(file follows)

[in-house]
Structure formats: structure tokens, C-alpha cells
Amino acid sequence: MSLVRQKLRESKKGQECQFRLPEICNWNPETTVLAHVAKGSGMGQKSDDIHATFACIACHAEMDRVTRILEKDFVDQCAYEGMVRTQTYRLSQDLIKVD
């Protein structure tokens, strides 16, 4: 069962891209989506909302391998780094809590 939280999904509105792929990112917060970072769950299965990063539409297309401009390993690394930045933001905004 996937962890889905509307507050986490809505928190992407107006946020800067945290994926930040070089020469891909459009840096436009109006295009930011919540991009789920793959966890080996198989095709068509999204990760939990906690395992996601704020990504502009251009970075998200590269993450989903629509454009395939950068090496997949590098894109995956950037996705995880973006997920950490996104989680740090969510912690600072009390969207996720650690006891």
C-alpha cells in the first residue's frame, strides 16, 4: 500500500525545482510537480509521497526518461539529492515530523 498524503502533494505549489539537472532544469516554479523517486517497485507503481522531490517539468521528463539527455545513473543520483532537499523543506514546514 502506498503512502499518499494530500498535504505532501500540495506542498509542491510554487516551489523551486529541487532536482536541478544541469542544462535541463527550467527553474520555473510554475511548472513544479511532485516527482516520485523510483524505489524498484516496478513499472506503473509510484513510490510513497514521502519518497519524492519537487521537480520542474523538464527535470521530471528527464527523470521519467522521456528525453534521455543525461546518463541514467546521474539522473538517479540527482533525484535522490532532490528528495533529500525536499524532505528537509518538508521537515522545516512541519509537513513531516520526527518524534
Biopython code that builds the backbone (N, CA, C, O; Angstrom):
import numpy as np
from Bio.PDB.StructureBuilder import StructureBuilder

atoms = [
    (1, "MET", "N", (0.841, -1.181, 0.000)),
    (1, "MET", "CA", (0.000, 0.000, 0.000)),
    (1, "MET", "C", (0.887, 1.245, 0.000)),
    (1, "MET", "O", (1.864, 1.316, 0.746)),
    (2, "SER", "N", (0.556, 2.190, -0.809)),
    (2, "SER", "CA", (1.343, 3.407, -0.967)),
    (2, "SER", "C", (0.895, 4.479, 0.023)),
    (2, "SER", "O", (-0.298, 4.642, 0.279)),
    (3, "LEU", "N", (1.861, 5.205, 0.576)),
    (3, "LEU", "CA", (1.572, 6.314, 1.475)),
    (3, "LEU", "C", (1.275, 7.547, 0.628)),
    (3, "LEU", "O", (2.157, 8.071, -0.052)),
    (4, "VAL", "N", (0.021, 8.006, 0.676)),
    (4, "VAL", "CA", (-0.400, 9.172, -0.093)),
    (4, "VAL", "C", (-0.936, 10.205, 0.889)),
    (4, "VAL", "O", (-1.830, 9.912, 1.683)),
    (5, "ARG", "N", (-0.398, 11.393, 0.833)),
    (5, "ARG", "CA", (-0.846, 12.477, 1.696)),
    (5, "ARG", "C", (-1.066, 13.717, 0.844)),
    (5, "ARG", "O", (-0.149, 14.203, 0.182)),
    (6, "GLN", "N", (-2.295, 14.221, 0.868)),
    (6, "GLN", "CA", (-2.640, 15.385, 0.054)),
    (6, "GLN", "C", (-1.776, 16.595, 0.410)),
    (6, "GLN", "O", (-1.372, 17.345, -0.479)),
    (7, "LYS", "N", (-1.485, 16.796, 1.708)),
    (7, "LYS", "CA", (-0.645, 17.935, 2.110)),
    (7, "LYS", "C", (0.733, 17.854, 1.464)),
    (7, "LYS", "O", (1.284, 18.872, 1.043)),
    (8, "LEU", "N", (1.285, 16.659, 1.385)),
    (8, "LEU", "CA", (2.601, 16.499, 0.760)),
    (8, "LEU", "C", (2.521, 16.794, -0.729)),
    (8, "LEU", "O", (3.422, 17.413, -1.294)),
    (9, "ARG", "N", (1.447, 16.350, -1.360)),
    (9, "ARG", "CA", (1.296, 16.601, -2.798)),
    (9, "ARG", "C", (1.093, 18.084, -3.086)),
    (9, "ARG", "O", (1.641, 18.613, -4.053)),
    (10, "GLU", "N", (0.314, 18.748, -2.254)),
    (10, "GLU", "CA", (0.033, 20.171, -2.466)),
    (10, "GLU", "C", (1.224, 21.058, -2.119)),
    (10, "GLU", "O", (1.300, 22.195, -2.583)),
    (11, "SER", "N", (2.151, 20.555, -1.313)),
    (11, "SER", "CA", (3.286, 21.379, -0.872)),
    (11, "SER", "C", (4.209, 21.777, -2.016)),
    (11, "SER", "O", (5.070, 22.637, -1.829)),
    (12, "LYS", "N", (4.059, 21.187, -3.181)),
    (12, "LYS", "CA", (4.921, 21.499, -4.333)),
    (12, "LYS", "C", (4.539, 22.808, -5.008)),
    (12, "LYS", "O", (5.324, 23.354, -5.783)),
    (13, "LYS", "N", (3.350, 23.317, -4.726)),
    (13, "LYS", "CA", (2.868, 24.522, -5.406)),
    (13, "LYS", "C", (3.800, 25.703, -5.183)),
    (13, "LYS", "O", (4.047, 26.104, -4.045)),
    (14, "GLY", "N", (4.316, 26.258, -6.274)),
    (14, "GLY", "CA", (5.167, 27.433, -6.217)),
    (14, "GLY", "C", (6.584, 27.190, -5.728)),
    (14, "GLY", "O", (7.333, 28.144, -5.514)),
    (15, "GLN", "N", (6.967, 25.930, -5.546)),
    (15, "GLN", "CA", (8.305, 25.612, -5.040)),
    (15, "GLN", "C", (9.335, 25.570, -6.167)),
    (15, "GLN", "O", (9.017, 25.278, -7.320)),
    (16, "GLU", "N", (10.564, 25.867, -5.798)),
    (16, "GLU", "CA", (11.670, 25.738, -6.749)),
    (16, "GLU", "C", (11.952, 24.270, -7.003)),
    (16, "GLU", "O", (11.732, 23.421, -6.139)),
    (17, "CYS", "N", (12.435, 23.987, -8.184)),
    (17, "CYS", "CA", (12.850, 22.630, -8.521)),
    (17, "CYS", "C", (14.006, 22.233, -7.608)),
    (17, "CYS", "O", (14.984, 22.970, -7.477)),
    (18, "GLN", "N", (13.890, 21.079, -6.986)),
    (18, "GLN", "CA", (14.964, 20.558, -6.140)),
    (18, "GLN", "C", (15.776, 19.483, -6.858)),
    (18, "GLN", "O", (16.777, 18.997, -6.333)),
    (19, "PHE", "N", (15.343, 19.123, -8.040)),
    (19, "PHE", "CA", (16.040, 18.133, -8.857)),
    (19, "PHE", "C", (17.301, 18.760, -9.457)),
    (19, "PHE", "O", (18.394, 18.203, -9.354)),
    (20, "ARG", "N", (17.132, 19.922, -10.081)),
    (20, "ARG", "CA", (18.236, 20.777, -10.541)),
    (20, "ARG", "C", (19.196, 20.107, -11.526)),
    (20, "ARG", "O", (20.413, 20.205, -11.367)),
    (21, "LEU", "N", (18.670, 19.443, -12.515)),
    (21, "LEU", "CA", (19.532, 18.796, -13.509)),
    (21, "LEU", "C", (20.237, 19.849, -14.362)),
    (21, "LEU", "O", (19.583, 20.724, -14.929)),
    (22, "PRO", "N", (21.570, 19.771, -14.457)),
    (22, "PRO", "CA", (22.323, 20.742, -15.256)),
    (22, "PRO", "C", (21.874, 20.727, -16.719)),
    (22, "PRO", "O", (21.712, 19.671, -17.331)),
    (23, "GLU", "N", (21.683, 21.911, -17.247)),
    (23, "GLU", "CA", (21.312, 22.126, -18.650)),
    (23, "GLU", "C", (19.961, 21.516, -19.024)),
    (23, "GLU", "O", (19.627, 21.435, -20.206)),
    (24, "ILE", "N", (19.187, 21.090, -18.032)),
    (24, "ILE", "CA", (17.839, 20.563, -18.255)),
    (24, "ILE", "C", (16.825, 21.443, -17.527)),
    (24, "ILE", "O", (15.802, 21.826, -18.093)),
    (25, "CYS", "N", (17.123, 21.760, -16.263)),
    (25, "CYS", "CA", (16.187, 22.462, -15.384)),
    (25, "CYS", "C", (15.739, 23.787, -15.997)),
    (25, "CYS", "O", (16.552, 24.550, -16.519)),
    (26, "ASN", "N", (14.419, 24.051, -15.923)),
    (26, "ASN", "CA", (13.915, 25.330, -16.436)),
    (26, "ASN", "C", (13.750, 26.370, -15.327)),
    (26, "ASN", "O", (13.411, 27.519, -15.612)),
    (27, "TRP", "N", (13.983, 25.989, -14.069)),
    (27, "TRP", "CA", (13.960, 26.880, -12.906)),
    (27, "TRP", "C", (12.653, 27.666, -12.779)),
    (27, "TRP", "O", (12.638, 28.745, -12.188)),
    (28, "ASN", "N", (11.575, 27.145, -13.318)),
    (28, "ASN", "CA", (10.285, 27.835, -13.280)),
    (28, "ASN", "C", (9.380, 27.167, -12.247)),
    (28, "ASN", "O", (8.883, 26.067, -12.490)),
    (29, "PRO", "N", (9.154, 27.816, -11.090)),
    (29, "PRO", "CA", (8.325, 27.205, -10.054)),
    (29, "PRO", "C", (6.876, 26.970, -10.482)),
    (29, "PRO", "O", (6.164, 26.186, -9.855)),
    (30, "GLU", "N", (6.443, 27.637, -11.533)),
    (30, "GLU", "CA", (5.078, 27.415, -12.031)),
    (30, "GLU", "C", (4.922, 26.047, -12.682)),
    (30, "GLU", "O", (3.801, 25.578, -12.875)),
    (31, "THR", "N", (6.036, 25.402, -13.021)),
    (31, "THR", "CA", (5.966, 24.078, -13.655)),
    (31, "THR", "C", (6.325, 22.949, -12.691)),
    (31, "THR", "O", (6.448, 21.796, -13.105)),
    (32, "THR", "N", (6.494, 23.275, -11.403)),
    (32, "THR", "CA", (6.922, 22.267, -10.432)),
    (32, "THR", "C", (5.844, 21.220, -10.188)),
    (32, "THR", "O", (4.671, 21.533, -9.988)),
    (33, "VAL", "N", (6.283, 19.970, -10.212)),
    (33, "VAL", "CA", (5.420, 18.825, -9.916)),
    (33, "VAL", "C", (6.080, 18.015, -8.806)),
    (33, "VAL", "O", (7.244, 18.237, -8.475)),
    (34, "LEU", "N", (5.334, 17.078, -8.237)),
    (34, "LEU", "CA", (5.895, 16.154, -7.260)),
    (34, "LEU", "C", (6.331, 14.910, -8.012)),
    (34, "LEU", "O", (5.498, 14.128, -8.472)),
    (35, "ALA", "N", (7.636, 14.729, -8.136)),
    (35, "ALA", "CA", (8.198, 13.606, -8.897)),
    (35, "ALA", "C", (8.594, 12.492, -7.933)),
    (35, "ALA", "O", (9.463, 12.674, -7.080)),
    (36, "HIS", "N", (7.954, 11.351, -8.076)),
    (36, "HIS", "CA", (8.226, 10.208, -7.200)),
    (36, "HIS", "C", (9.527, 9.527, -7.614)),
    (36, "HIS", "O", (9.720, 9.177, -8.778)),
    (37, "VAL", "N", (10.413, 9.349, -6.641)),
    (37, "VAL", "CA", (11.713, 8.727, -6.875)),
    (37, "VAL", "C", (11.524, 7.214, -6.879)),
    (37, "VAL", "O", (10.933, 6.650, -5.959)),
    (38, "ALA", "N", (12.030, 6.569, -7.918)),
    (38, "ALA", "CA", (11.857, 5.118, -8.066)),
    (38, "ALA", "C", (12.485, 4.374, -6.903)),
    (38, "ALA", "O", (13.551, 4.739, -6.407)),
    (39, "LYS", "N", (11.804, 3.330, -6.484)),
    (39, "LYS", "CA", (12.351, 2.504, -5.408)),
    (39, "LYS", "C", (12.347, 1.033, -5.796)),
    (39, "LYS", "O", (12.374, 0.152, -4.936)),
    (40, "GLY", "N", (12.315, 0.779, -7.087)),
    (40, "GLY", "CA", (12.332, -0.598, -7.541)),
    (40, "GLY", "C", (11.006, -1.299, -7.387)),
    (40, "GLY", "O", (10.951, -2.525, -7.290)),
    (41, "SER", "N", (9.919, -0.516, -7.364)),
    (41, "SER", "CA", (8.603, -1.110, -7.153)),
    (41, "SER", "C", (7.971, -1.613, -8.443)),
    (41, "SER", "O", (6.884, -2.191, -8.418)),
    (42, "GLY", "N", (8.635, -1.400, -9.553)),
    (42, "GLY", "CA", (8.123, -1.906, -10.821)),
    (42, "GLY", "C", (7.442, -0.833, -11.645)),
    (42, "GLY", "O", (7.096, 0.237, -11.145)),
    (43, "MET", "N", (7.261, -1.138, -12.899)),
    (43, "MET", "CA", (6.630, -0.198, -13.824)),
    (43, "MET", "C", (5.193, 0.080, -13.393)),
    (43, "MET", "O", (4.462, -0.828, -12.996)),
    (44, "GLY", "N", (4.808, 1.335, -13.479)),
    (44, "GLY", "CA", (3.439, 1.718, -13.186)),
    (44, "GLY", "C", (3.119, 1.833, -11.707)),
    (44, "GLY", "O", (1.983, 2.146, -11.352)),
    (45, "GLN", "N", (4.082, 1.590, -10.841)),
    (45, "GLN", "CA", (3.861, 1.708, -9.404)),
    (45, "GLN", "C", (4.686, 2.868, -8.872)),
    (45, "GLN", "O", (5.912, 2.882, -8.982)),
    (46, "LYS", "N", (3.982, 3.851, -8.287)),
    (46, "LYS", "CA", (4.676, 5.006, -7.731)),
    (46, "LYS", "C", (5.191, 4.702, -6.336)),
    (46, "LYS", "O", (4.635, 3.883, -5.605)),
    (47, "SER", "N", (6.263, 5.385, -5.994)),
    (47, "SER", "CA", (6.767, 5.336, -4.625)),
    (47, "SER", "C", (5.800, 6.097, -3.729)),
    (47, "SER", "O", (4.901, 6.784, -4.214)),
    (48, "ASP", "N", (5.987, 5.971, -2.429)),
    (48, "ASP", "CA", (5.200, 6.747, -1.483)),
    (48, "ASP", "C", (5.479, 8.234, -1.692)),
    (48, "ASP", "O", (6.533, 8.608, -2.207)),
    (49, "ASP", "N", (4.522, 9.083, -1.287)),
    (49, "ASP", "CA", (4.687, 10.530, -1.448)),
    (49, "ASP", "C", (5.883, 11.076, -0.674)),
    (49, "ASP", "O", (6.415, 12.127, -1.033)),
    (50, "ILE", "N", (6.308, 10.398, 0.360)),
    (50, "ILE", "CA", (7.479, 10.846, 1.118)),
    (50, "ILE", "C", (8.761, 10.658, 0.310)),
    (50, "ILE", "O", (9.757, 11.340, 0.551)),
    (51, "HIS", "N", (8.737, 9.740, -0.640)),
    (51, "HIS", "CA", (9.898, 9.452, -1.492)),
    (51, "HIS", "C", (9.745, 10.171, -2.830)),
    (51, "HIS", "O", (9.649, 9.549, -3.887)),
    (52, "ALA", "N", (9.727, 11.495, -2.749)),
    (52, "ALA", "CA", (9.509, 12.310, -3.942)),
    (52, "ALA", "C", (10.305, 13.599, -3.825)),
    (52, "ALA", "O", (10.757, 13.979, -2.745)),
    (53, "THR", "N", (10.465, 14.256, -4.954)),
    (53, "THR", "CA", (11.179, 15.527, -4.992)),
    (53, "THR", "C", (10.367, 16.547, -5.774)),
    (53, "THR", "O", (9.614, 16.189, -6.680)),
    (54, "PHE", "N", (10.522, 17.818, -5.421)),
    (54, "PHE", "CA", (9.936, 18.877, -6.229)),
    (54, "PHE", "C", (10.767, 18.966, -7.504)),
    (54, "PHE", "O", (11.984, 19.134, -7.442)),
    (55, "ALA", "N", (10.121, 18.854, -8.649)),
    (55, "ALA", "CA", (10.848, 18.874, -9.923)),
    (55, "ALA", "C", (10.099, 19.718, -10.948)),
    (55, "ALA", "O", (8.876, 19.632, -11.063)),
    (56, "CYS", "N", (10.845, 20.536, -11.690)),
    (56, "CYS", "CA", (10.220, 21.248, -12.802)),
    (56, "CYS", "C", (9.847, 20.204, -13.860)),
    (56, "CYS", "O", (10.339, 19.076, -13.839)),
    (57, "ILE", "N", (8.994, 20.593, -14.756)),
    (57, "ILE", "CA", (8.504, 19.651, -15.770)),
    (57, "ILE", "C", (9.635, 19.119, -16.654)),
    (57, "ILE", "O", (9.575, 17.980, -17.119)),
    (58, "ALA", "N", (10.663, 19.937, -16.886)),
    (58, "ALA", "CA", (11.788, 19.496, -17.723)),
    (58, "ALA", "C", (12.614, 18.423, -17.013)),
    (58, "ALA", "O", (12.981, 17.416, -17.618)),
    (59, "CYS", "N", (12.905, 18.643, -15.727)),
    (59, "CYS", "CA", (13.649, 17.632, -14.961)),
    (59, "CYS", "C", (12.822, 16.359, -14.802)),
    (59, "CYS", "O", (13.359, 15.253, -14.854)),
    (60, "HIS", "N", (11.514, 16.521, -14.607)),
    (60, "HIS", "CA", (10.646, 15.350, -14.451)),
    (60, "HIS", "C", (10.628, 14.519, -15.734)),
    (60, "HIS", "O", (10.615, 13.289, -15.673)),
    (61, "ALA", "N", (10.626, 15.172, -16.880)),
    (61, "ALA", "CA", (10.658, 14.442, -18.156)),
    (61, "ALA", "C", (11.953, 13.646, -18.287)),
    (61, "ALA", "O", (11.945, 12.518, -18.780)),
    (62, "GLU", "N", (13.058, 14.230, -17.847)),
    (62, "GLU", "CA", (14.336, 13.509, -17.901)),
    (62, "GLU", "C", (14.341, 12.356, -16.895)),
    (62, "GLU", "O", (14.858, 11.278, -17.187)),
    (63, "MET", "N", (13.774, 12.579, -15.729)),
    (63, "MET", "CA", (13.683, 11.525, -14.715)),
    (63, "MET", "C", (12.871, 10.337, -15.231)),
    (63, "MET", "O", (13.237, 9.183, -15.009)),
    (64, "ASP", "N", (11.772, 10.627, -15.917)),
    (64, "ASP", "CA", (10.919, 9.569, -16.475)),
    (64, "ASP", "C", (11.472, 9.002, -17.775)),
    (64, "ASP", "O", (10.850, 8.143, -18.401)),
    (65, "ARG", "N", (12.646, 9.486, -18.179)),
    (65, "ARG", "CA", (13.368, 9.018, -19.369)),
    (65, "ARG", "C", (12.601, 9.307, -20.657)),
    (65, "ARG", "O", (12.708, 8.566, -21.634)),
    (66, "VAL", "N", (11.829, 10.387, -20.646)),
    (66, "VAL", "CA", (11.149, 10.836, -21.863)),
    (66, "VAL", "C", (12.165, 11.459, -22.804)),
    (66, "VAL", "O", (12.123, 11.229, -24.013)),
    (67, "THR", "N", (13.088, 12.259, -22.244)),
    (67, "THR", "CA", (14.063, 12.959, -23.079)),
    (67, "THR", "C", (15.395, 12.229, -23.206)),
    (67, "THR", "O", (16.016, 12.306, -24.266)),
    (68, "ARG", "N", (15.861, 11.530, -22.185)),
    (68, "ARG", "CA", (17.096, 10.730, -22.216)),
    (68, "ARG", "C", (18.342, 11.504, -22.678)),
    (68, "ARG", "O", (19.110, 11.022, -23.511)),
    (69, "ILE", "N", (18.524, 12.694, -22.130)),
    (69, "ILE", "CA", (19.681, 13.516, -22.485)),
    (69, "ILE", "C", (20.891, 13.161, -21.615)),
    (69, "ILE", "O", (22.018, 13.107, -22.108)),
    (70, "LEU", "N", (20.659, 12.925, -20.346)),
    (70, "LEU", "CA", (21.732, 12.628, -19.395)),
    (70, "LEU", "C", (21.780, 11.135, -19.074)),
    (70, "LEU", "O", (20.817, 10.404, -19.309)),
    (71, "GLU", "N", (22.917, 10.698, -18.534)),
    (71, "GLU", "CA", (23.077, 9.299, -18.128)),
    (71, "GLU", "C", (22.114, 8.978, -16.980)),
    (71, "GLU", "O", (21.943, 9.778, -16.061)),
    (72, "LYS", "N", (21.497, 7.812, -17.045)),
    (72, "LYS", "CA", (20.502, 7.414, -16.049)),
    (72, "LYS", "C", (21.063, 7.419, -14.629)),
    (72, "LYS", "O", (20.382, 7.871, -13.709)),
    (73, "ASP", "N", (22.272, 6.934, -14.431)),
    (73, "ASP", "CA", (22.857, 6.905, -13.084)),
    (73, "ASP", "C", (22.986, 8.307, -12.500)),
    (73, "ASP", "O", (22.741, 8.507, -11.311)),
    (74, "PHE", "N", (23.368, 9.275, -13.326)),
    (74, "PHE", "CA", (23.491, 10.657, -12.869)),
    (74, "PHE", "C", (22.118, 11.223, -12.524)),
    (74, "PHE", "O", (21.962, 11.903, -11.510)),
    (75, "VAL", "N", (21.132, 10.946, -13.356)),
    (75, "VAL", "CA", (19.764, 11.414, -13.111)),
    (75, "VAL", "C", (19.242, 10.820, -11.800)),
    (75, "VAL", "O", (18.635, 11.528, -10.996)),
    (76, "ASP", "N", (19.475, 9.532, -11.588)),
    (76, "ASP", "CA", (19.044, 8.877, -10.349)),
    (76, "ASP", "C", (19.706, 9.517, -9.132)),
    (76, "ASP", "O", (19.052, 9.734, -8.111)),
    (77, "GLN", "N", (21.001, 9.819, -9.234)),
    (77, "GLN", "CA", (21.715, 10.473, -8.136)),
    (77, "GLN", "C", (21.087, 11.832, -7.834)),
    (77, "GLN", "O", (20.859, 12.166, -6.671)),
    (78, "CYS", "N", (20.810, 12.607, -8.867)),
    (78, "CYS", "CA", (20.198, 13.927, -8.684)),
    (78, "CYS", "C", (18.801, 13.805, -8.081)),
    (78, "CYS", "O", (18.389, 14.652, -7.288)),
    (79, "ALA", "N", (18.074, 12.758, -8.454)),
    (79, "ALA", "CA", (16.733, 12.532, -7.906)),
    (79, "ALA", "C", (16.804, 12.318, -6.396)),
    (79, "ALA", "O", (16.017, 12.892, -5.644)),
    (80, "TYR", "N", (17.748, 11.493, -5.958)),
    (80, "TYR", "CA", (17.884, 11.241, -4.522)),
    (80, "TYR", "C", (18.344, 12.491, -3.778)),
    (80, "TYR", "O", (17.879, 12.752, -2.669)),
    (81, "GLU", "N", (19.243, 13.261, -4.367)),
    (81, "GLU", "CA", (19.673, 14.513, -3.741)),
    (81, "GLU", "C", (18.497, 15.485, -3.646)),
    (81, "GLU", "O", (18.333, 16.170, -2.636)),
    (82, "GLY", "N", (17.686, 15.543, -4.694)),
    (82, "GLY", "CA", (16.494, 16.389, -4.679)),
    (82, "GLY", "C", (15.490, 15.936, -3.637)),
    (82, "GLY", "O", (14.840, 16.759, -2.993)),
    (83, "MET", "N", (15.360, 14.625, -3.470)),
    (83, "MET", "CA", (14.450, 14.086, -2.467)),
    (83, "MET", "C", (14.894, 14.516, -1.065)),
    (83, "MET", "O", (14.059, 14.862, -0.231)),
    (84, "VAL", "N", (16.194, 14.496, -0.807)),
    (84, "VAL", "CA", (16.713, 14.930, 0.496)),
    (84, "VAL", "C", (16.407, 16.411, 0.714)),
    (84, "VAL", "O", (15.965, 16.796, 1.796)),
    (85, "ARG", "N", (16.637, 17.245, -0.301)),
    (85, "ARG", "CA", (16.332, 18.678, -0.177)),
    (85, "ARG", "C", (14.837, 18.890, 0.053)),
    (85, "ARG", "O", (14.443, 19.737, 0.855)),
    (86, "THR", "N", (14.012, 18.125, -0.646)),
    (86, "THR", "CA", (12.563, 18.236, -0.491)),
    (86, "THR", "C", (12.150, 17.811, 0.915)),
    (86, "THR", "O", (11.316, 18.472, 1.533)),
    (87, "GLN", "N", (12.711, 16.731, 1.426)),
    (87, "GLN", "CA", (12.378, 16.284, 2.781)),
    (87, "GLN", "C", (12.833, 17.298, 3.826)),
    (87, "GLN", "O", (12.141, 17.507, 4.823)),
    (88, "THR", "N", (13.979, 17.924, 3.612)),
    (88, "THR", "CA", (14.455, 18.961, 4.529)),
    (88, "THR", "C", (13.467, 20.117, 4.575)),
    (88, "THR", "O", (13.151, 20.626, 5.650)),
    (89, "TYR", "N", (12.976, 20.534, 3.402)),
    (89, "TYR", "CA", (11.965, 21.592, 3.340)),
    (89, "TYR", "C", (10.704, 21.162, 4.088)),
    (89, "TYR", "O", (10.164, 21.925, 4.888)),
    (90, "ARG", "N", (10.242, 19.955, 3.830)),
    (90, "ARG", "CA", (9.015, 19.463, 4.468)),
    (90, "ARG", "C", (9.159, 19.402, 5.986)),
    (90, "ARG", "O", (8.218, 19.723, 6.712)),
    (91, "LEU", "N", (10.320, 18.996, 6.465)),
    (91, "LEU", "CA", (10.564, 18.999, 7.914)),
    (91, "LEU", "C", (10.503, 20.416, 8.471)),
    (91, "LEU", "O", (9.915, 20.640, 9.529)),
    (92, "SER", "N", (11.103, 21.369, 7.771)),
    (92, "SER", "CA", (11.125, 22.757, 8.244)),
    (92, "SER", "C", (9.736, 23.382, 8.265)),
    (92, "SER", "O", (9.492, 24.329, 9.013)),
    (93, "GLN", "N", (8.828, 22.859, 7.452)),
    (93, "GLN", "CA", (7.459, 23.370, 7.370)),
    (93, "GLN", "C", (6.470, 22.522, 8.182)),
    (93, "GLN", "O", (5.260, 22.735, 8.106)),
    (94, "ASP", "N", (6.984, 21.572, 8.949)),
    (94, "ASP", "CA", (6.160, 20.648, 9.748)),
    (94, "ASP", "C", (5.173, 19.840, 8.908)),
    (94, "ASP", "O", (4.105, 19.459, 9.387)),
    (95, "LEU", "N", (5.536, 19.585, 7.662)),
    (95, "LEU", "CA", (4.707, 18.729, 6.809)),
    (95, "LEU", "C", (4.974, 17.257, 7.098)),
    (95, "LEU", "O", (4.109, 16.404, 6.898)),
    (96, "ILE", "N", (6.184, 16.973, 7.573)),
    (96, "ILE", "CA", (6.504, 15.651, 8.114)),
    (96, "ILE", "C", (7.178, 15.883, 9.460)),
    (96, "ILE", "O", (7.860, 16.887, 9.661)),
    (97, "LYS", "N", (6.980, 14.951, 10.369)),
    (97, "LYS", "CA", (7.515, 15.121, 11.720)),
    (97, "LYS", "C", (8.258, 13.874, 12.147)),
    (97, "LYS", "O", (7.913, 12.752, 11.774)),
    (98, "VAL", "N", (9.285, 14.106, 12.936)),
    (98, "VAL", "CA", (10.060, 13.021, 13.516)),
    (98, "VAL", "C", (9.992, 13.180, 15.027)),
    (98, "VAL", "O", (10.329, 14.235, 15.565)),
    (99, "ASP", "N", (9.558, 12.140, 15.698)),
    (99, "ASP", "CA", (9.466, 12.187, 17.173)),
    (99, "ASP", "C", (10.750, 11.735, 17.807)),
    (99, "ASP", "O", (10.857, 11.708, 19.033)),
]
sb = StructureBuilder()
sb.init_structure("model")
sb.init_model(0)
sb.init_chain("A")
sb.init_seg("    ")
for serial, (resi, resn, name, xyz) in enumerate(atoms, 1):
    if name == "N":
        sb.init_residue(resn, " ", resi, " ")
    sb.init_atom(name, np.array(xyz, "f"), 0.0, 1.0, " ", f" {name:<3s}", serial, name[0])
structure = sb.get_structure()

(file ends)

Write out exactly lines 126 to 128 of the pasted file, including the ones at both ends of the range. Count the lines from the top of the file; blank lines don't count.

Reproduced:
    (30, "GLU", "N", (6.443, 27.637, -11.533)),
    (30, "GLU", "CA", (5.078, 27.415, -12.031)),
    (30, "GLU", "C", (4.922, 26.047, -12.682)),